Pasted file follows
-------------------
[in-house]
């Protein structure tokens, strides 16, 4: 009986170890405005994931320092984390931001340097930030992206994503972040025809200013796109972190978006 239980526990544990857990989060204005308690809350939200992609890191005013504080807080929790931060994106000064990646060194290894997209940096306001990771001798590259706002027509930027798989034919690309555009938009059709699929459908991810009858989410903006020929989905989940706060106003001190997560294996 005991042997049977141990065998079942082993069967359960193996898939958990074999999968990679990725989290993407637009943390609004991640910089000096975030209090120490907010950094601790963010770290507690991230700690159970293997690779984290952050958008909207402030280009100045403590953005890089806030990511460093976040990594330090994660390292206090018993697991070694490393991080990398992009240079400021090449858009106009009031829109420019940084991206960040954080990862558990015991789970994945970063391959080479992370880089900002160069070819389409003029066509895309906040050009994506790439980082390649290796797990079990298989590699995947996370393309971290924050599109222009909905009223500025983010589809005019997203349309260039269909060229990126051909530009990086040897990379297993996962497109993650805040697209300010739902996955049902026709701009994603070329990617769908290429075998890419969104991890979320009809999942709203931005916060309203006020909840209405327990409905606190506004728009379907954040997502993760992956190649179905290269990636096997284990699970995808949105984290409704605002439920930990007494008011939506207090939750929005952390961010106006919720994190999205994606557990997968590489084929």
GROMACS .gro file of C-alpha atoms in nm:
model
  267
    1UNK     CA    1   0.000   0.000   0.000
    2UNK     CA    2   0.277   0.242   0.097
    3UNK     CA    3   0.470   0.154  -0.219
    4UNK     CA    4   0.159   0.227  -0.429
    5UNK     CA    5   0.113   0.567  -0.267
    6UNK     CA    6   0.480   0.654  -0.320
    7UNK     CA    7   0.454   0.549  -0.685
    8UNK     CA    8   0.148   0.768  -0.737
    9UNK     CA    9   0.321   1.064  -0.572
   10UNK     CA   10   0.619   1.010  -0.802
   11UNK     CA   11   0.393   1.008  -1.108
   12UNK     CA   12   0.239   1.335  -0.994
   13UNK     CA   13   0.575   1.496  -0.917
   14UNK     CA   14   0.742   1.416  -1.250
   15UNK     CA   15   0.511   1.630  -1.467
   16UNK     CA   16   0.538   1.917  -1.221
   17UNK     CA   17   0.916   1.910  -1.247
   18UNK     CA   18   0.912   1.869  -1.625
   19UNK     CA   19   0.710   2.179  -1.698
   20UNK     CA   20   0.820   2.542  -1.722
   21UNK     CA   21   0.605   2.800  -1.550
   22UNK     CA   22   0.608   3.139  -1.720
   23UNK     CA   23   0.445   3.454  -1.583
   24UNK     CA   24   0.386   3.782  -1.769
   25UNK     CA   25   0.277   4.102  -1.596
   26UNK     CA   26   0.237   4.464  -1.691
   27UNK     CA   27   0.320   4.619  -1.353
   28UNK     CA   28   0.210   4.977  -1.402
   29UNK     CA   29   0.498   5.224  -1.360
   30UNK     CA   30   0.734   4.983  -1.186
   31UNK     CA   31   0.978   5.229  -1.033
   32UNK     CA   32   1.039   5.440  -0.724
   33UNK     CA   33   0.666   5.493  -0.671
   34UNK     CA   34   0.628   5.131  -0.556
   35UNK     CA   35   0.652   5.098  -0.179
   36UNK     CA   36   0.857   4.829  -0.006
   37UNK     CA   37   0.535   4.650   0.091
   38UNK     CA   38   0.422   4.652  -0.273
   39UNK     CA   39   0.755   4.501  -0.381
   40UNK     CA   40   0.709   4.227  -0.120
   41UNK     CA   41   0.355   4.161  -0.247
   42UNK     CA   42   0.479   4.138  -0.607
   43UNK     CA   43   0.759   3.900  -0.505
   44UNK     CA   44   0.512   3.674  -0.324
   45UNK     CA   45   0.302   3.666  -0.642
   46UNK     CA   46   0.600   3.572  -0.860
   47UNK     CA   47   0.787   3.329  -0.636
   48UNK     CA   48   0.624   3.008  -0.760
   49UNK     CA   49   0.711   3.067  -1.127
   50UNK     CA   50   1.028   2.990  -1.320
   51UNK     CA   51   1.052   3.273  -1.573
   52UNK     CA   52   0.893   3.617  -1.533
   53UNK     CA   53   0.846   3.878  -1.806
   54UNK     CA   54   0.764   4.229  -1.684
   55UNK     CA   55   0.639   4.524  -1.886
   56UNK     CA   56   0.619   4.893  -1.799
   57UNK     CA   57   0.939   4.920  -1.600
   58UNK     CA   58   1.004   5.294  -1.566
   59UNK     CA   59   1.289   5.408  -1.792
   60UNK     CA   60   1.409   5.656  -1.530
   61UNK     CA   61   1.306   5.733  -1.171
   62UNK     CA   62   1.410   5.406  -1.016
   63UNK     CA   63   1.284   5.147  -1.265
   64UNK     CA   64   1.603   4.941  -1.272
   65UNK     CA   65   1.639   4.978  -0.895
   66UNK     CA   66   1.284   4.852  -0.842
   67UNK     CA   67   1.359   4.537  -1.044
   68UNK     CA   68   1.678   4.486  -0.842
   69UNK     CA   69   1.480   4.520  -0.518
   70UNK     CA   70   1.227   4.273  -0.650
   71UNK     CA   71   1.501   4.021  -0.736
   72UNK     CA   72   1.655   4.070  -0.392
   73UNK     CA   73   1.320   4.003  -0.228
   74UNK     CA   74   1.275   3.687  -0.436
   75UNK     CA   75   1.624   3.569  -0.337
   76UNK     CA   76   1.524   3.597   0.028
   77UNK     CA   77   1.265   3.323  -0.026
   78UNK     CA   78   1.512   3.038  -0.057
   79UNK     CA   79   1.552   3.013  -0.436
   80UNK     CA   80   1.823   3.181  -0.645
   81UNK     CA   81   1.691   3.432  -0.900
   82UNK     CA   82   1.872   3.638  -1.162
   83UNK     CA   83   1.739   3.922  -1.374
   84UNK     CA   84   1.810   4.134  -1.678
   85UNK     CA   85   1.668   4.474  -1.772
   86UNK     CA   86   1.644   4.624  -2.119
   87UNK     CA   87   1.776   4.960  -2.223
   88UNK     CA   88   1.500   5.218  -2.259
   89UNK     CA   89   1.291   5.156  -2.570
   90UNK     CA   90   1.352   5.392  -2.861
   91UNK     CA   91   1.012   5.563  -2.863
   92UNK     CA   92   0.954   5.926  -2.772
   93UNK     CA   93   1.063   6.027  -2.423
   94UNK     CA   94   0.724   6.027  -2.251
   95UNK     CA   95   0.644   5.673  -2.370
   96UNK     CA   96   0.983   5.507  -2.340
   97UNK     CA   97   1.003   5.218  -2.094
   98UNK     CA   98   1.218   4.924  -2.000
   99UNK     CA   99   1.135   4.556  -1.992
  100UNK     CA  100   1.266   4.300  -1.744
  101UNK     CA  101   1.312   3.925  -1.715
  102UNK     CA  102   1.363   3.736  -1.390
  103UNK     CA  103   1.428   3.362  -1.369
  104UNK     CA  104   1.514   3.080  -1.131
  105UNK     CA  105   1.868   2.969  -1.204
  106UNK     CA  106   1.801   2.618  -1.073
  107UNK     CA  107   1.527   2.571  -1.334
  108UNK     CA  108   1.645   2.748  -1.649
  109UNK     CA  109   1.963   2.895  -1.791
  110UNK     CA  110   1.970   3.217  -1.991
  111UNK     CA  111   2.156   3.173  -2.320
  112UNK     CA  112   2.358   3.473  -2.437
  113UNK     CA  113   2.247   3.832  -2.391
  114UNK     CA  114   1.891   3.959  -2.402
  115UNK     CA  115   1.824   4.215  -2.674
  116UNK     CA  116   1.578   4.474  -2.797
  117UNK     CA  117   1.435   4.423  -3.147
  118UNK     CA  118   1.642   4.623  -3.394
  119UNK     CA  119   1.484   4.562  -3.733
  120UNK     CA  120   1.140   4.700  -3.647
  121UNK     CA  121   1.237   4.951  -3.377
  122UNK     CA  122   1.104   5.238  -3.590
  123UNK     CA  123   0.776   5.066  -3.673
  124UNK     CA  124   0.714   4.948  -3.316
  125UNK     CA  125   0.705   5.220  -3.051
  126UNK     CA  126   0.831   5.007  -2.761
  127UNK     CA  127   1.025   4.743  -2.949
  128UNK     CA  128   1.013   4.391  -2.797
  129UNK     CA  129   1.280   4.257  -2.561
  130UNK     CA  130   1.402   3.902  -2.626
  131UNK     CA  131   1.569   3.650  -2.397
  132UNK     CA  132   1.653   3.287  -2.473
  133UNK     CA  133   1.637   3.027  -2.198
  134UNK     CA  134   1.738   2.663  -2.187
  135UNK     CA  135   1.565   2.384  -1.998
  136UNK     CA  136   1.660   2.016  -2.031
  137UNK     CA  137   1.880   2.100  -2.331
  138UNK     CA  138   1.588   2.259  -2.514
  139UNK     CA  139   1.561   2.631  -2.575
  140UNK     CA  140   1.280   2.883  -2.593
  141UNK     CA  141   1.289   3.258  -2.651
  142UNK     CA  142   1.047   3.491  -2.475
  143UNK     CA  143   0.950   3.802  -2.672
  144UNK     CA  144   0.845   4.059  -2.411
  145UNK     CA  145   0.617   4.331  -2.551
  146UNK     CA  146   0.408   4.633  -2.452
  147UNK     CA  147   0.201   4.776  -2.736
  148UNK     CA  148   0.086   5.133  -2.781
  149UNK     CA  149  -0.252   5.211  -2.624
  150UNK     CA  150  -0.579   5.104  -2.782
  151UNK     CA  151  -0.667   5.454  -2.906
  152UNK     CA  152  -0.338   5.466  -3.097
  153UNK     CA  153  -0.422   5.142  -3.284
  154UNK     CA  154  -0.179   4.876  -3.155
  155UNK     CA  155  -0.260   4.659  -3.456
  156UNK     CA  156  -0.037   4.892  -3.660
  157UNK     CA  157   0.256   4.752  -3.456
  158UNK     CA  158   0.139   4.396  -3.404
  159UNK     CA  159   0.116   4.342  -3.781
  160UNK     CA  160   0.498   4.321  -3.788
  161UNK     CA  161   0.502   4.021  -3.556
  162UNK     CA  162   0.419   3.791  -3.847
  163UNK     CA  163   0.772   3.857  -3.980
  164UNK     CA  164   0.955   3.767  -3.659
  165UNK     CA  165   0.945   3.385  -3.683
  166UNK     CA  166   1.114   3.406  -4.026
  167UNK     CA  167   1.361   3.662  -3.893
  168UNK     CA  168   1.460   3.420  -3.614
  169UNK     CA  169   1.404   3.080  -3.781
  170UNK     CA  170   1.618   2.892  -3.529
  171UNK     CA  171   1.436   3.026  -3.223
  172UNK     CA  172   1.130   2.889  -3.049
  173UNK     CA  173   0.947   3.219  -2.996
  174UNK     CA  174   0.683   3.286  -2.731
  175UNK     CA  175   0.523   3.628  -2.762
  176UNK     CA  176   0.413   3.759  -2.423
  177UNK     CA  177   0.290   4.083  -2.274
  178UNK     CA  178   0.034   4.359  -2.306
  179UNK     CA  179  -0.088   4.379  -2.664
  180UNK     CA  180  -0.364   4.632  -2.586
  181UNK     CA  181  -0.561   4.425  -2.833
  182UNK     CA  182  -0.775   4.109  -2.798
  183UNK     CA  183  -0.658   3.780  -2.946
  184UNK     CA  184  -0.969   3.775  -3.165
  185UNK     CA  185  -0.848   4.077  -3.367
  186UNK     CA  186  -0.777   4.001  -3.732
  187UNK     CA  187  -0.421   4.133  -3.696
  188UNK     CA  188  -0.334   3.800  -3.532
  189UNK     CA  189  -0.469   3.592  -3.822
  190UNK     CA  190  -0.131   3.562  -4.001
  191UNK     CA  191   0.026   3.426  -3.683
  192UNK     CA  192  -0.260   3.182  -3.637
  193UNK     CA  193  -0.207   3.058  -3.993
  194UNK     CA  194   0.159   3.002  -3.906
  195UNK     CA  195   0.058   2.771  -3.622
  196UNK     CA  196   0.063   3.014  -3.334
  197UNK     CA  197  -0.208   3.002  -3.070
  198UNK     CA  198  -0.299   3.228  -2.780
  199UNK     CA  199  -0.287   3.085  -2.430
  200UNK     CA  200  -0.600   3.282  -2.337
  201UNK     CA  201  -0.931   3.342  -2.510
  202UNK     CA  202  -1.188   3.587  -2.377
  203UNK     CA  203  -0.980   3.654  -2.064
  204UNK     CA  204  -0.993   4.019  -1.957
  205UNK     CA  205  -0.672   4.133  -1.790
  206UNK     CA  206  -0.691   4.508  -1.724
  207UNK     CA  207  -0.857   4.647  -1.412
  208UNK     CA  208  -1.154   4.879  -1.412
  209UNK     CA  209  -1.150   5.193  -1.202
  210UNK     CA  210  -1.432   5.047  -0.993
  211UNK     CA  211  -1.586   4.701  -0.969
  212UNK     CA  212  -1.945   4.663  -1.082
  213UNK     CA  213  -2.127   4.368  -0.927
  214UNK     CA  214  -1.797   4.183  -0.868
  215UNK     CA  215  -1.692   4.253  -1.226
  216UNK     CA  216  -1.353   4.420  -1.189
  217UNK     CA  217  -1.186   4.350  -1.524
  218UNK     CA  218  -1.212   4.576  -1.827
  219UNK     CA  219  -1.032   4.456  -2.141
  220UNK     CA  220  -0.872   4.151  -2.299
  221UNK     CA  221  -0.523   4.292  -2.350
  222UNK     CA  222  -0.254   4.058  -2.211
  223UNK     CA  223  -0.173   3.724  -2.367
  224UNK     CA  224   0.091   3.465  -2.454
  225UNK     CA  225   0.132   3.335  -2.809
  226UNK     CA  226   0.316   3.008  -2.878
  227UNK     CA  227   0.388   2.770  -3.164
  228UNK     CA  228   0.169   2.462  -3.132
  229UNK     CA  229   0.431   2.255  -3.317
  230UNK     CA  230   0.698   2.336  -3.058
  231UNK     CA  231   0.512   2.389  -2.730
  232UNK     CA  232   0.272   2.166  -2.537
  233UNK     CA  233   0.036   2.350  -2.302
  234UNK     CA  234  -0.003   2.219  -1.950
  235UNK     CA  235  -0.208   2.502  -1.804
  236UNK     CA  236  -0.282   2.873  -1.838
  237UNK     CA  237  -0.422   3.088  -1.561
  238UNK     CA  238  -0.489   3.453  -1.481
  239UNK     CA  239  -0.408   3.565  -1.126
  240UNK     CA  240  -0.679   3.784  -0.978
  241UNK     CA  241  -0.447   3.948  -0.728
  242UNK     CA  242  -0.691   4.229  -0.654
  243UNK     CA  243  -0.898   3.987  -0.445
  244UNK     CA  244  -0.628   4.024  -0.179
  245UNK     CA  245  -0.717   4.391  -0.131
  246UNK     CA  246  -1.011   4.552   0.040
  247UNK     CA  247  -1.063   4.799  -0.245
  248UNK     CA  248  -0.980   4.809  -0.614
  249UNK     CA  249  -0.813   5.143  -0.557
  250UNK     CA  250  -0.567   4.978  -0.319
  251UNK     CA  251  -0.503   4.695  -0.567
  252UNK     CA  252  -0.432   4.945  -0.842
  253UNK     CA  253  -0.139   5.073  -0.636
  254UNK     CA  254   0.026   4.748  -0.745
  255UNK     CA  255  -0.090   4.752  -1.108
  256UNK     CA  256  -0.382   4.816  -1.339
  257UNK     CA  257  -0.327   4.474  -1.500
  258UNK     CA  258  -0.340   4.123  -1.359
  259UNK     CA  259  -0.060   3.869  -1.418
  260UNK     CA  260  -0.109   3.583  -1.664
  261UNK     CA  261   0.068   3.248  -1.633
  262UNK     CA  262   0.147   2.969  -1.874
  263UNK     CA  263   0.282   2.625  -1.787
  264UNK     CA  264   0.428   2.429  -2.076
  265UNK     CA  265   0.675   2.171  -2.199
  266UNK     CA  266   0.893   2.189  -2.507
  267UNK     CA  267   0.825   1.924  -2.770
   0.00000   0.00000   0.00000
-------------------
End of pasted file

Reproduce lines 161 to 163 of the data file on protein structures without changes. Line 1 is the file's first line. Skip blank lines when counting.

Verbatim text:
  156UNK     CA  156  -0.037   4.892  -3.660
  157UNK     CA  157   0.256   4.752  -3.456
  158UNK     CA  158   0.139   4.396  -3.404